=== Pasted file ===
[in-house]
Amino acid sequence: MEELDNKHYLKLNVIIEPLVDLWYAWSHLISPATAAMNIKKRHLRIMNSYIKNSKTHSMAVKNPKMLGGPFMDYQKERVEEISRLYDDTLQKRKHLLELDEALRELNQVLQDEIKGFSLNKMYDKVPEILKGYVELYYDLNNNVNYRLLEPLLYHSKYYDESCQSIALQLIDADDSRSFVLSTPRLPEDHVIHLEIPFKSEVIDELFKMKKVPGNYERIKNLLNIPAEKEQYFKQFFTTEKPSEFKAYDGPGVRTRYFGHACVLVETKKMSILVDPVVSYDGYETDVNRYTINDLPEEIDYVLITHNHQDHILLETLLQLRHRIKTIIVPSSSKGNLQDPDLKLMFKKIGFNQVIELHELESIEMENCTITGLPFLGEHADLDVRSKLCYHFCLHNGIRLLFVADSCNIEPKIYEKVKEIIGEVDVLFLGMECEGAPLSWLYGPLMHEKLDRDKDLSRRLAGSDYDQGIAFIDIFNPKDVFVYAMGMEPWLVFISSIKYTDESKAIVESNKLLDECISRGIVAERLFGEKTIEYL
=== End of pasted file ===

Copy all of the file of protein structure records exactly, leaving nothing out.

[in-house]
Amino acid sequence: MEELDNKHYLKLNVIIEPLVDLWYAWSHLISPATAAMNIKKRHLRIMNSYIKNSKTHSMAVKNPKMLGGPFMDYQKERVEEISRLYDDTLQKRKHLLELDEALRELNQVLQDEIKGFSLNKMYDKVPEILKGYVELYYDLNNNVNYRLLEPLLYHSKYYDESCQSIALQLIDADDSRSFVLSTPRLPEDHVIHLEIPFKSEVIDELFKMKKVPGNYERIKNLLNIPAEKEQYFKQFFTTEKPSEFKAYDGPGVRTRYFGHACVLVETKKMSILVDPVVSYDGYETDVNRYTINDLPEEIDYVLITHNHQDHILLETLLQLRHRIKTIIVPSSSKGNLQDPDLKLMFKKIGFNQVIELHELESIEMENCTITGLPFLGEHADLDVRSKLCYHFCLHNGIRLLFVADSCNIEPKIYEKVKEIIGEVDVLFLGMECEGAPLSWLYGPLMHEKLDRDKDLSRRLAGSDYDQGIAFIDIFNPKDVFVYAMGMEPWLVFISSIKYTDESKAIVESNKLLDECISRGIVAERLFGEKTIEYL